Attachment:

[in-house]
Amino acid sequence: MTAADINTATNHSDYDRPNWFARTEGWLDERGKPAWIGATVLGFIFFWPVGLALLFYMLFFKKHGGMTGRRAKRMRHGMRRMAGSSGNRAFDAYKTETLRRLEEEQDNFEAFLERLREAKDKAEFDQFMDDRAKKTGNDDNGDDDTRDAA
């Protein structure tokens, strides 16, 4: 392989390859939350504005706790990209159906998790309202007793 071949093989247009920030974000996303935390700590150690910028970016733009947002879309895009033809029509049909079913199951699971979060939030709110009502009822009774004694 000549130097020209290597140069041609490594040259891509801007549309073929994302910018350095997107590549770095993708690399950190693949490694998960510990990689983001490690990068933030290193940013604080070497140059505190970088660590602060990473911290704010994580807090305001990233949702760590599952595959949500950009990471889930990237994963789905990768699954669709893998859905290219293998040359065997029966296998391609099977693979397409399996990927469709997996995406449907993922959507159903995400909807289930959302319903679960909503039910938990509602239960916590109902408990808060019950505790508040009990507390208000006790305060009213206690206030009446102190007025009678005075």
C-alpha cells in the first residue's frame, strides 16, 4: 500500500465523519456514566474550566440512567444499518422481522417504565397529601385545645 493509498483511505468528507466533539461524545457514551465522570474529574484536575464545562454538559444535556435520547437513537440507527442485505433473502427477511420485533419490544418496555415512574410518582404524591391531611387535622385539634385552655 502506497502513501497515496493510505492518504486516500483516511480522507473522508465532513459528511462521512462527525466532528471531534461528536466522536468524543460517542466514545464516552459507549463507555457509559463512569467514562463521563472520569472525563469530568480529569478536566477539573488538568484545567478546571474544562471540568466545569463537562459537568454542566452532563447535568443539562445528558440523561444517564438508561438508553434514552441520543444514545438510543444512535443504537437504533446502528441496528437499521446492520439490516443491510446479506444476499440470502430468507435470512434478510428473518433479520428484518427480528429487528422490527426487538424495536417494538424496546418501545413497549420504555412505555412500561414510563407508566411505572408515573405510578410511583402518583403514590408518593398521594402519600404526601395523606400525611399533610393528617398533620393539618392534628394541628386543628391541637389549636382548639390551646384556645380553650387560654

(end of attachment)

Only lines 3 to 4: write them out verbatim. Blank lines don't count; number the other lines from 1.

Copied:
């Protein structure tokens, strides 16, 4: 392989390859939350504005706790990209159906998790309202007793 071949093989247009920030974000996303935390700590150690910028970016733009947002879309895009033809029509049909079913199951699971979060939030709110009502009822009774004694 000549130097020209290597140069041609490594040259891509801007549309073929994302910018350095997107590549770095993708690399950190693949490694998960510990990689983001490690990068933030290193940013604080070497140059505190970088660590602060990473911290704010994580807090305001990233949702760590599952595959949500950009990471889930990237994963789905990768699954669709893998859905290219293998040359065997029966296998391609099977693979397409399996990927469709997996995406449907993922959507159903995400909807289930959302319903679960909503039910938990509602239960916590109902408990808060019950505790508040009990507390208000006790305060009213206690206030009446102190007025009678005075």
C-alpha cells in the first residue's frame, strides 16, 4: 500500500465523519456514566474550566440512567444499518422481522417504565397529601385545645 493509498483511505468528507466533539461524545457514551465522570474529574484536575464545562454538559444535556435520547437513537440507527442485505433473502427477511420485533419490544418496555415512574410518582404524591391531611387535622385539634385552655 502506497502513501497515496493510505492518504486516500483516511480522507473522508465532513459528511462521512462527525466532528471531534461528536466522536468524543460517542466514545464516552459507549463507555457509559463512569467514562463521563472520569472525563469530568480529569478536566477539573488538568484545567478546571474544562471540568466545569463537562459537568454542566452532563447535568443539562445528558440523561444517564438508561438508553434514552441520543444514545438510543444512535443504537437504533446502528441496528437499521446492520439490516443491510446479506444476499440470502430468507435470512434478510428473518433479520428484518427480528429487528422490527426487538424495536417494538424496546418501545413497549420504555412505555412500561414510563407508566411505572408515573405510578410511583402518583403514590408518593398521594402519600404526601395523606400525611399533610393528617398533620393539618392534628394541628386543628391541637389549636382548639390551646384556645380553650387560654